Limerick Leader Golf Columnist - Ivan Morris
It's part of my job to be a hard-nosed, skeptic and not to blindly believe every 'good news' press release that arrives on my desk as gospel.
The entry list for this year’s South of Ireland Amateur Open Championship (instituted in 1895 and therefore the oldest championship in Ireland sponsored by Pierse Motors & VW Ireland) is an exception. It could hardly be bettered unless quality entrants from overseas were added to the field.
The best of the Irish are all entered with every member of the National High Performance Squad pencilled in. One or two of them could be Walker Cuppers before the end of the year and/or have departed to the professional ranks.
The South could be your last chance to walk along the fairways beside them and maybe even talk to them if they are that way inclined? Some will, some won't.
The two most likely lads for Walker Cup call up are the former South champion in 2015, Stuart Grehan (Tullamore) who recently gained his degree from Maynooth University and Paul McBride, a member of Co Louth and a student at Wake Forest University in the USA. They are also probably the slightest of favourites 'going to post.'
With a handicap cut-off of 0.0, this year could be the most competitive and strongest South entry ever - provided they all turn up! I'm keeping my fingers crossed.
The other GUI 'high performers' coming are Colm Campbell (Warrenpoint), Robin Dawson (Tramore), Colin Fairweather (Knock), John Ross Galbraith (Whitehead, the Close champion in 2014), Alex Gleeson (Milltown, the winner of the 'Close' last year), Rowan Lester (Hermitage, defeated finalist in last year's South), Tiarnan McLarnon (Massereene, the 'Close' champion in 2015), Conor O'Rourke (Naas), Jonathan Yates (Naas, a former West of Ireland champion), Sean Flanagan (Co Sligo), Jordan Hood (Galgorm Castle, Irish Boys champion in 2015), Daniel Holland (Castle) and Caolan Rafferty (Dundalk, who performed heroics in The Amateur Championship at Sandwich in late June and is the most recent addition to the panel.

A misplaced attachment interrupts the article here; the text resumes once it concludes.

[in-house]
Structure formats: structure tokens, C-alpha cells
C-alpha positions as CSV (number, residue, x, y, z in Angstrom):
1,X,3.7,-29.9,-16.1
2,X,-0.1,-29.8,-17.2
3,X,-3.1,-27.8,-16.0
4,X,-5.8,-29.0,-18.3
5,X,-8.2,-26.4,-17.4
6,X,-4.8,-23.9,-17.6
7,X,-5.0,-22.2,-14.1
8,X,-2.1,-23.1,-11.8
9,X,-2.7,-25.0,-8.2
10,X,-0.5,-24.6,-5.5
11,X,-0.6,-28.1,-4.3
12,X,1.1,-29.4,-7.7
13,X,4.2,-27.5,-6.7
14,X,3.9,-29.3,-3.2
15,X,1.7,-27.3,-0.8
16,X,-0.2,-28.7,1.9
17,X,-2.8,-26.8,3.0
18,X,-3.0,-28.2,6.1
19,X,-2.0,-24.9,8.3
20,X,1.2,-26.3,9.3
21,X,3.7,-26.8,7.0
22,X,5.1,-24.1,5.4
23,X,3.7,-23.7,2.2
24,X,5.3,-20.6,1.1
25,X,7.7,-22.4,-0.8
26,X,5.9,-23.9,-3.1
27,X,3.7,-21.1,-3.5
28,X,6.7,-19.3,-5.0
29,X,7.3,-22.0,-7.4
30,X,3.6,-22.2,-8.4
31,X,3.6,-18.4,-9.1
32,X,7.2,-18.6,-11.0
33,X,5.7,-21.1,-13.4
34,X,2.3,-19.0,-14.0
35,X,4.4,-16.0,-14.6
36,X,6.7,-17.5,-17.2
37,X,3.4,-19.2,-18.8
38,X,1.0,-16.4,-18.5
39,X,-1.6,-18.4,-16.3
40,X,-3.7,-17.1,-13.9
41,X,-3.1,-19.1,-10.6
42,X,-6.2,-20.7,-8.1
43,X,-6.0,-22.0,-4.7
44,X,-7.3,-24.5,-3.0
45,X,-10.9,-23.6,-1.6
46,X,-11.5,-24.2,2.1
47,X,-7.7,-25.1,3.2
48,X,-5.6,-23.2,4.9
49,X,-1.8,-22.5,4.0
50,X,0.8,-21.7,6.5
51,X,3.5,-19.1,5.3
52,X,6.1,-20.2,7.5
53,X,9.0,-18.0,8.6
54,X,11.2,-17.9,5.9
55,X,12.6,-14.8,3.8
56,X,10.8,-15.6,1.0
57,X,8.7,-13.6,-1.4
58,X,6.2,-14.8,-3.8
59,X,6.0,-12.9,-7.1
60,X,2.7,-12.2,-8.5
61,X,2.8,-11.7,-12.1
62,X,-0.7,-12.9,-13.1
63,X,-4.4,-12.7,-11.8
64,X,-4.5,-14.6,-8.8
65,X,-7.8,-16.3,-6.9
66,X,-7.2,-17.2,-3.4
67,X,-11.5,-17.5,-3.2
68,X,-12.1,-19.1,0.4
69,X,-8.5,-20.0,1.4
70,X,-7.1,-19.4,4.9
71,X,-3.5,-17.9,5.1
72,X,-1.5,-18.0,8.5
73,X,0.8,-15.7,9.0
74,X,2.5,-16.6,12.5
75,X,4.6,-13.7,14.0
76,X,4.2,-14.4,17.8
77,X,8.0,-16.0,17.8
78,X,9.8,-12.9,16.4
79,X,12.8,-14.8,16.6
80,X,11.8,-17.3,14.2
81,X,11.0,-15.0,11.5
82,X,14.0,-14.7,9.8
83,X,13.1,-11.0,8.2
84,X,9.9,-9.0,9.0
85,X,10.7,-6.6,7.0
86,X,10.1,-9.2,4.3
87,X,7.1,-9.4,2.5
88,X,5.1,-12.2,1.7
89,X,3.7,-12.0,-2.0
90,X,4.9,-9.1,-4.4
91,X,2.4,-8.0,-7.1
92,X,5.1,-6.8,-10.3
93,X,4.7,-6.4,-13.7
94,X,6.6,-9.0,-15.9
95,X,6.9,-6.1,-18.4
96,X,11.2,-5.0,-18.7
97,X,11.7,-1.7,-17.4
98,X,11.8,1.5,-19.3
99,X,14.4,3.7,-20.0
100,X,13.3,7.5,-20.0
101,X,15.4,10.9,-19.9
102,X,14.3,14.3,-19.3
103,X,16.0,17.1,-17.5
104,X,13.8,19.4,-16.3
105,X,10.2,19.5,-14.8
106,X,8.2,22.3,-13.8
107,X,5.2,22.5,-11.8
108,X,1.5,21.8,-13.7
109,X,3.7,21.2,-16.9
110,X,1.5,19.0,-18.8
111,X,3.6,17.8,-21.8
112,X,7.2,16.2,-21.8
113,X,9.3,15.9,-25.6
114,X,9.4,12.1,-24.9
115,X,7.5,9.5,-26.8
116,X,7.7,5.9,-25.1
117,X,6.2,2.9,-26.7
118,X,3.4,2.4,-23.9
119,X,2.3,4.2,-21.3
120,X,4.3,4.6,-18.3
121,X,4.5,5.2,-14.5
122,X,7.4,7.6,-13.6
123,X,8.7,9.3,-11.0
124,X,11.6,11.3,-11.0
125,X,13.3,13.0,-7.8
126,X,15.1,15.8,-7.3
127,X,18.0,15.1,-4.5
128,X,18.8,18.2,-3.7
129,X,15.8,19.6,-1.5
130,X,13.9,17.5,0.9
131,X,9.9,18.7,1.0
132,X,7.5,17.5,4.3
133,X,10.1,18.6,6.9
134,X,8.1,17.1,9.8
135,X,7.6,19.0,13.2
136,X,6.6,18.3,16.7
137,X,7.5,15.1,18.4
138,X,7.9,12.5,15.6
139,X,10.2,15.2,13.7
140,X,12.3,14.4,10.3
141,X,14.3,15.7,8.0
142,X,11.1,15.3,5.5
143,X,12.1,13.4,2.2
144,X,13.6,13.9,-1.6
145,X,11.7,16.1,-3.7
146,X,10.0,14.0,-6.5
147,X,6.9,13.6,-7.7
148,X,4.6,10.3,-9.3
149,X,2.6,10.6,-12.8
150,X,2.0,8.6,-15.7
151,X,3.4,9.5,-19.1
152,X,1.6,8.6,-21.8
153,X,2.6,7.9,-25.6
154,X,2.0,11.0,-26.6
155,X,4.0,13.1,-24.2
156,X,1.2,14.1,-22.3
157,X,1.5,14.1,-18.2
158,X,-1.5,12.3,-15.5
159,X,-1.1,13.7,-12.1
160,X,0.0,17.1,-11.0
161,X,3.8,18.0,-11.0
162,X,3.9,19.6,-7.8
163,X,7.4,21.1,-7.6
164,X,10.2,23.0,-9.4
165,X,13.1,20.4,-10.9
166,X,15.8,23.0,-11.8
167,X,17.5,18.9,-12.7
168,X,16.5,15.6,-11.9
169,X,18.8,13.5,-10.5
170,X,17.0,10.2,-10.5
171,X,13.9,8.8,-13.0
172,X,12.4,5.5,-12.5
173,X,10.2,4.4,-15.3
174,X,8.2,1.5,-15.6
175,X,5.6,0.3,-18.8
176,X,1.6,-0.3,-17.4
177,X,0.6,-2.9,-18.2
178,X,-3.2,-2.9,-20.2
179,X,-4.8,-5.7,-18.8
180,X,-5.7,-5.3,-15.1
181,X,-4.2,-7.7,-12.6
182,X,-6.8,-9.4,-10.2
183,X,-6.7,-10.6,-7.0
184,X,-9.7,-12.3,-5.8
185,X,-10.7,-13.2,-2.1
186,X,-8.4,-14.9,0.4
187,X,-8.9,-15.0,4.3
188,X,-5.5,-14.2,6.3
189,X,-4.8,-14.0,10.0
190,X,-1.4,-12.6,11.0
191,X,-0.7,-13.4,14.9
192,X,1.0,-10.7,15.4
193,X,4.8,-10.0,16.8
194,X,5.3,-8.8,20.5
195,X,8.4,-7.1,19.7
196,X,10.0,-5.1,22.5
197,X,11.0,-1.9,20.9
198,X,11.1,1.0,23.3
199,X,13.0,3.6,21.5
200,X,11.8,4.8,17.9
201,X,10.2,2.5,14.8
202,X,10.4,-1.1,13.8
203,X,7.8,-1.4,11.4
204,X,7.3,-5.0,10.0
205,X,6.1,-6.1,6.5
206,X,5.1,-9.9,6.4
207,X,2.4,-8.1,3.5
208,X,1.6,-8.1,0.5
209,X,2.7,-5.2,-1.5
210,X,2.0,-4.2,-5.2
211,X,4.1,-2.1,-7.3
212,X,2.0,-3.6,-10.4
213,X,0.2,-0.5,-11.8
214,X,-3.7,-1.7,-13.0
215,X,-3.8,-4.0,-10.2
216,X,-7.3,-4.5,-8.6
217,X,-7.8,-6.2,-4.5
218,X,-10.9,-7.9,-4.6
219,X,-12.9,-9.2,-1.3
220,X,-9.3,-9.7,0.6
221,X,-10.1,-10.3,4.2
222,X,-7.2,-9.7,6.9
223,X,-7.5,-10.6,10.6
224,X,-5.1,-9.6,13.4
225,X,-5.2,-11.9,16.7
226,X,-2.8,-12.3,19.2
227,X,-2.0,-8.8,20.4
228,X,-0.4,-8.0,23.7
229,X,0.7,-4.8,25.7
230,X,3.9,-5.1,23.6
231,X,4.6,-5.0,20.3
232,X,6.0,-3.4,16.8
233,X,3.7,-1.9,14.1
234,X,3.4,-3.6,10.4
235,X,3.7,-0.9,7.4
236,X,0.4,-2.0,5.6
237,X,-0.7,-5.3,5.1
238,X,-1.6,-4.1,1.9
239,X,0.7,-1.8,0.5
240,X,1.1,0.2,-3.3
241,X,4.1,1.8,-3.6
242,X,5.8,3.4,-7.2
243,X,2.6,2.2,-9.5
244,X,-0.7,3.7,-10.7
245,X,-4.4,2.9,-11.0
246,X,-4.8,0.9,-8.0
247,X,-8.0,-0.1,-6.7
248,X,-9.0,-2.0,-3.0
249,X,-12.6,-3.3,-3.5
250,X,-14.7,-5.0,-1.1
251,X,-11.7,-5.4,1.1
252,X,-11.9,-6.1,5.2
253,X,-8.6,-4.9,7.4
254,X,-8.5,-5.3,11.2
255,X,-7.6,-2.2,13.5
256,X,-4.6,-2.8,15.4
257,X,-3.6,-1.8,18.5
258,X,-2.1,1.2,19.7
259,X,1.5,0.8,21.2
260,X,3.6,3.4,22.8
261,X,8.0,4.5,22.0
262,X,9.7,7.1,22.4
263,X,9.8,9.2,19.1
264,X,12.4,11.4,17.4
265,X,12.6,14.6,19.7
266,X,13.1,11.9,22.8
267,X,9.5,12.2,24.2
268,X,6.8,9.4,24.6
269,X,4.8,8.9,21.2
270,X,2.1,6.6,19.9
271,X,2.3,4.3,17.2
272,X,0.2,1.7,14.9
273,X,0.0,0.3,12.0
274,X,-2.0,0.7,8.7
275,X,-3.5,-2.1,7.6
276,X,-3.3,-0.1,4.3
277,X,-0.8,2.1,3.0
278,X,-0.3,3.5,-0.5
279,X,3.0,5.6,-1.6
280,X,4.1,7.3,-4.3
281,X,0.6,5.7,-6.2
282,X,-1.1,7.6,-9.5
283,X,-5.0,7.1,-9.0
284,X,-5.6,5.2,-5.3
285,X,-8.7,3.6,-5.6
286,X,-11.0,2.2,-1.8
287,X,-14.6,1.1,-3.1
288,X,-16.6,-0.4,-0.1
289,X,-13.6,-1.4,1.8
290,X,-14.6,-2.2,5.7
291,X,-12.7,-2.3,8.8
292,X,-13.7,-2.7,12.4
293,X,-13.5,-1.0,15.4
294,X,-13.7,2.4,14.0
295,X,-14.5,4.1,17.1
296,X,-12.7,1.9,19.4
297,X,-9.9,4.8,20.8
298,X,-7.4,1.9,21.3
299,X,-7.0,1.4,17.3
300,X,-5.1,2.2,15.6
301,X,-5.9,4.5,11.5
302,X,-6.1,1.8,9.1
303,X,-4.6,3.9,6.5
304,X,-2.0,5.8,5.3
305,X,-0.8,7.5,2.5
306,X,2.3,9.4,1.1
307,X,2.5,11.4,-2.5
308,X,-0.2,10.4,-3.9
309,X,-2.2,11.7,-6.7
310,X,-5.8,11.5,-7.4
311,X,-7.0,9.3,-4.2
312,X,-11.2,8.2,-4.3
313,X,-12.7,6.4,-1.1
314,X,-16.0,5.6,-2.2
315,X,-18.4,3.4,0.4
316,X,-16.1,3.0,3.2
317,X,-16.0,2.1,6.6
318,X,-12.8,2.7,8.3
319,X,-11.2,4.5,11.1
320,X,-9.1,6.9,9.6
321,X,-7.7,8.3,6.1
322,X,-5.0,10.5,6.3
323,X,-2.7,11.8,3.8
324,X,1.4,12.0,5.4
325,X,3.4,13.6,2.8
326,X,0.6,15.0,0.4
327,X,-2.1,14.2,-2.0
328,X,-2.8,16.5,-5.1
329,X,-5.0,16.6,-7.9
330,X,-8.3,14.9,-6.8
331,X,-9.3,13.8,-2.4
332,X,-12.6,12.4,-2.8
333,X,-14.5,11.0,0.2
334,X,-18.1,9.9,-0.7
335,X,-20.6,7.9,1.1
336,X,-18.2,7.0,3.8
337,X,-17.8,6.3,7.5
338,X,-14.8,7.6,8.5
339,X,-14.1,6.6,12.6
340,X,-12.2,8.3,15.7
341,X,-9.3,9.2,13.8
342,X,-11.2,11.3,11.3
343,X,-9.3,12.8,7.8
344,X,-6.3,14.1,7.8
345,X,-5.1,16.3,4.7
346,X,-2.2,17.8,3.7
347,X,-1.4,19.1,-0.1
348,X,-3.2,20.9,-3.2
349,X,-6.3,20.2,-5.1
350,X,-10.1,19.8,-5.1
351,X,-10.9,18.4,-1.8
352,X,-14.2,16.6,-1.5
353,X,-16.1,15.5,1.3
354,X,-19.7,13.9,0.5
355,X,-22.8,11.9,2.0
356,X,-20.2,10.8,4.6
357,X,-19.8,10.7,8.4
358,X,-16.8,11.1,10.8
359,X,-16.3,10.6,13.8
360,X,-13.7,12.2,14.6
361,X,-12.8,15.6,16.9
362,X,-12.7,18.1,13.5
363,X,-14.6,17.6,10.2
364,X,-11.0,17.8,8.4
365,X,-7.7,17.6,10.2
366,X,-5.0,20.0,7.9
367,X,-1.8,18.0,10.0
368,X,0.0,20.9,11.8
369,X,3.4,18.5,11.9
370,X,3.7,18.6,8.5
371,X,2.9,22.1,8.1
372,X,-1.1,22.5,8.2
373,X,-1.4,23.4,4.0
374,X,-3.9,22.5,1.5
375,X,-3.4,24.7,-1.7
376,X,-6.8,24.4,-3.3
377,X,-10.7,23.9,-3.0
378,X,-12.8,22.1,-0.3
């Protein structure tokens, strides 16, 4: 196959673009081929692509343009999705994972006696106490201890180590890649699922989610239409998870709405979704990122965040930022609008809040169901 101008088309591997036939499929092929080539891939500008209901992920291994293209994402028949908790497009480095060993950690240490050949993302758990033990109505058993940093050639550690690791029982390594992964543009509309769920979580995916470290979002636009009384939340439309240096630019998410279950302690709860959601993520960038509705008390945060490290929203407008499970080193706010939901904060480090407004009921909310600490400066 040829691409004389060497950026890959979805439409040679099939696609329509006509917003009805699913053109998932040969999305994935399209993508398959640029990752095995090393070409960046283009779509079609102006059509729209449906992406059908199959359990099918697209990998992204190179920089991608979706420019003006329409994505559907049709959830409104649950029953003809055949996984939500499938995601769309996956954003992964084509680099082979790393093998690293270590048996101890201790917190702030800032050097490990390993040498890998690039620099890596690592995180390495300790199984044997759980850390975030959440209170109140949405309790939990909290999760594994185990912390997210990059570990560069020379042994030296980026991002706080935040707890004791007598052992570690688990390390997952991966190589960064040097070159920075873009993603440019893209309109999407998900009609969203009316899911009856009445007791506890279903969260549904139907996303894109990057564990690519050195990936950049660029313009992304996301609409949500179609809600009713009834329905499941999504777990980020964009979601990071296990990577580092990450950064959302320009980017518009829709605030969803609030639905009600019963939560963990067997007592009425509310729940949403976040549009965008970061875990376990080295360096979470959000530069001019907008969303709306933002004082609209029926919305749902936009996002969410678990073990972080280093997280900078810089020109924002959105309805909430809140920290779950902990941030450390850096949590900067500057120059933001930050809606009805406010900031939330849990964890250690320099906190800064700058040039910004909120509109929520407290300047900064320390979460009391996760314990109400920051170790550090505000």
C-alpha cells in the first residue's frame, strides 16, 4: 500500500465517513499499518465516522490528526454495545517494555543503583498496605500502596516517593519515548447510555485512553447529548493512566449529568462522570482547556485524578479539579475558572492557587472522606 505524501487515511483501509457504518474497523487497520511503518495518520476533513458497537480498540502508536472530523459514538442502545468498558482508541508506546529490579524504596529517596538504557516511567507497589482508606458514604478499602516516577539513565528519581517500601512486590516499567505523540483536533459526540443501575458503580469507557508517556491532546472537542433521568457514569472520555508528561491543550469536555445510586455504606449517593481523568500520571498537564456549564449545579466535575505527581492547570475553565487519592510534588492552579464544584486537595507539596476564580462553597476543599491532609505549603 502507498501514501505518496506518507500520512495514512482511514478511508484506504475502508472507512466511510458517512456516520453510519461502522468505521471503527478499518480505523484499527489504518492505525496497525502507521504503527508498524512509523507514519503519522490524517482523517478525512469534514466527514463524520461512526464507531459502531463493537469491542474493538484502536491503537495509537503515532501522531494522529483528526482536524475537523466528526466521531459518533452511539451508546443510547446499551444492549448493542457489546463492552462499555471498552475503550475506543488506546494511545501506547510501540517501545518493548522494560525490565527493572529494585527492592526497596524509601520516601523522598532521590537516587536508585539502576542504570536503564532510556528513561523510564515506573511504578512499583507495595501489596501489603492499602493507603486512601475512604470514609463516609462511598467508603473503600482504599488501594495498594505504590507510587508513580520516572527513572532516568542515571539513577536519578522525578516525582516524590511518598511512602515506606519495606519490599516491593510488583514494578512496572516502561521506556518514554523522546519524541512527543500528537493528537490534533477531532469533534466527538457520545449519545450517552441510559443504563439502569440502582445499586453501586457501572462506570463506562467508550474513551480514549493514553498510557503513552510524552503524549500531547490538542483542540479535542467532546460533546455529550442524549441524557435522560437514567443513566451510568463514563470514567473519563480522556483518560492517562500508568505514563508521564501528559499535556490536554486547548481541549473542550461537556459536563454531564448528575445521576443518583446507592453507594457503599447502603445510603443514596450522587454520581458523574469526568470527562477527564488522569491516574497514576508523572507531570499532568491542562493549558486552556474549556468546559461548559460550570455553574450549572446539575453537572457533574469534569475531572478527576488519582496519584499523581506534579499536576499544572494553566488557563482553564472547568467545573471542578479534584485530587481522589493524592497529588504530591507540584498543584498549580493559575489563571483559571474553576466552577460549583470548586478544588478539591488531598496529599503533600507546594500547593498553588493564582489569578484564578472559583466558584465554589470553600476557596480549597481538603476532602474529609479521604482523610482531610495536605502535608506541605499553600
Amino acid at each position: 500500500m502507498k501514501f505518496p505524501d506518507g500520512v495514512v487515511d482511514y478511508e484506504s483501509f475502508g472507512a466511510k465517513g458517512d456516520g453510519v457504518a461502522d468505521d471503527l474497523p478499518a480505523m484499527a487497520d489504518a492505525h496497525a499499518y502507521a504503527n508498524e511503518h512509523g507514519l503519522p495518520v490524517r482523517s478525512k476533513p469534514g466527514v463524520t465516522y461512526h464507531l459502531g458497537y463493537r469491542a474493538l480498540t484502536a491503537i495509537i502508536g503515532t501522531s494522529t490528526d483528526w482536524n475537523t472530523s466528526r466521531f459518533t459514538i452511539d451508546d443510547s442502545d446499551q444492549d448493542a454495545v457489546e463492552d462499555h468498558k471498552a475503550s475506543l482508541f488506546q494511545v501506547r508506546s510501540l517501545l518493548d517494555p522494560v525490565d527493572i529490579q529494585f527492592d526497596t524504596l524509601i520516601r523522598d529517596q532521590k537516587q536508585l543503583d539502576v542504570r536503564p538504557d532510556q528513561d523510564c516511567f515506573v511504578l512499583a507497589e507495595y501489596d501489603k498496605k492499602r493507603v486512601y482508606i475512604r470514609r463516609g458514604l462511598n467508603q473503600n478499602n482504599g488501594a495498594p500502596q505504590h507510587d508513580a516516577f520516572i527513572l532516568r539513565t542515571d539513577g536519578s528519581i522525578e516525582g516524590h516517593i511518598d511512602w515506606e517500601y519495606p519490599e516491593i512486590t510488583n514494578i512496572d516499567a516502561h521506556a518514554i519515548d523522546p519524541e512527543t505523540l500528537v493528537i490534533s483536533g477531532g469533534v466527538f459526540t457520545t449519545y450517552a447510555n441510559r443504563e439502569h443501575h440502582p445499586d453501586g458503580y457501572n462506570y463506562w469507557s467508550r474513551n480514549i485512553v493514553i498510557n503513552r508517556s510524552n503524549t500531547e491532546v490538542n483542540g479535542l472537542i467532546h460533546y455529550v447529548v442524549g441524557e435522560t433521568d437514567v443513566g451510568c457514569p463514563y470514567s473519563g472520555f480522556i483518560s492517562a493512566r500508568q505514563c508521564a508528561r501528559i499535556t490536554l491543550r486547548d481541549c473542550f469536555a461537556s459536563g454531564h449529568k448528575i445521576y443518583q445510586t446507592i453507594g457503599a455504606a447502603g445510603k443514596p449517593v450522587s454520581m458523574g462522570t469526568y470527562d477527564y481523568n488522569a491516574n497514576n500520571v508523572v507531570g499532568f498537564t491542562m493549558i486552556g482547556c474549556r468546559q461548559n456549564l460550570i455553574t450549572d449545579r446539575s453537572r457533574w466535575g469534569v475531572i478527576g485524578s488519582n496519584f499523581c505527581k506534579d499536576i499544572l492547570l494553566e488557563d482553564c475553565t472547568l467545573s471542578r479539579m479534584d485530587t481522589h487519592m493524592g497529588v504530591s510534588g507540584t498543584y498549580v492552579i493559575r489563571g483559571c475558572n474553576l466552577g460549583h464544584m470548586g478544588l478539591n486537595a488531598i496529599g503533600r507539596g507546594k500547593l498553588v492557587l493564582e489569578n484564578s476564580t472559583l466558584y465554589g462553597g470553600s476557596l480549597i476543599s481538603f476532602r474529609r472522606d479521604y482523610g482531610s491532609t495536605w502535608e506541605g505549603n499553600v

As I say, if they all turn up expect much green blood to flow because only one of them can win!
The holder, Conor Purcell, has been attending University in the USA since he won in impressive style last year. He is a links and match play expert and it will be interesting to see if he can make another 'run?'
Other big names entered are: Barry Anderson (winner of the West of Ireland at Easter and the Munster Stroke Play at Cork GC) and the newly-crowned, Irish Amateur Open Champion, Peter O'Keeffe (Douglas). If you haven't seen Peter hit a golf ball be prepared to witness something quite special.
He will be a man on a mission with designs on gaining a place on Ireland's Home Internationals side in September having been overlooked for the European Team Championships. Can you imagine it - not selecting your national open champion?
Amongst the younger brigade worth keeping an eagle eye on are the two 17-year olds, Reece Black from Templepatrick who sensationally won the East of Ireland Championship in early June and the back-to-back winner of the Irish Boys, Kilkenny's Mark Power who learned to play his golf on his summer holidays at Lahinch and who is still a regular visitor to County Clare along with his Irish champion parents, Eddie Power and Eileen Rose McDaid.
Part of the story is, of course, that the competition for Ireland places is so fierce that it's one's world ranking not what you have won at home in Ireland that counts these days. I do not like that!
Ireland's top provincial championships simply do not carry 'weight' in World Amateur Golf Ranking terms.
I think it's daft and so do Padraig Harrington and Paul McGinley but the attitude of some is that I am writing rubbish (and by inference Padraig and Paul are talking 'rubbish' too!)
The most important thing is not who wins but that The South improves its World Amateur Golf Ranking status, so it might attract some high quality challengers from overseas next year?
That's my hope for The South - a championship I played in 39-times and still love so dearly.
The championship begins on Wednesday, July 26 with two rounds of strokeplay. The best 64 will then qualify for three days of fascinating knockout matchplay.
Last week, visitors from over 50 golf clubs (including the United States, England, Scotland, Australia, New Zealand and Ireland) came to Lahinch to mark the Club’s 125th anniversary. Apart from a damp practice day the weather smiled upon them and allowed Lahinch to show itself off at its magnificent best. The event proved to be a wonderful showcase for both the Club and Irish golf in general.
Words of the Wise
There may be some whose golf life has been so insulated that he or she does not know what is meant by the verb to yip. To be so overwhelmed by the grotesque fear of missing a short putt is an illness. It can take two forms: the inability to move the putter at all; or the putter, as if in the hands of demons, wildly stabs at the ball
- the recently deceased, Sandy Tatum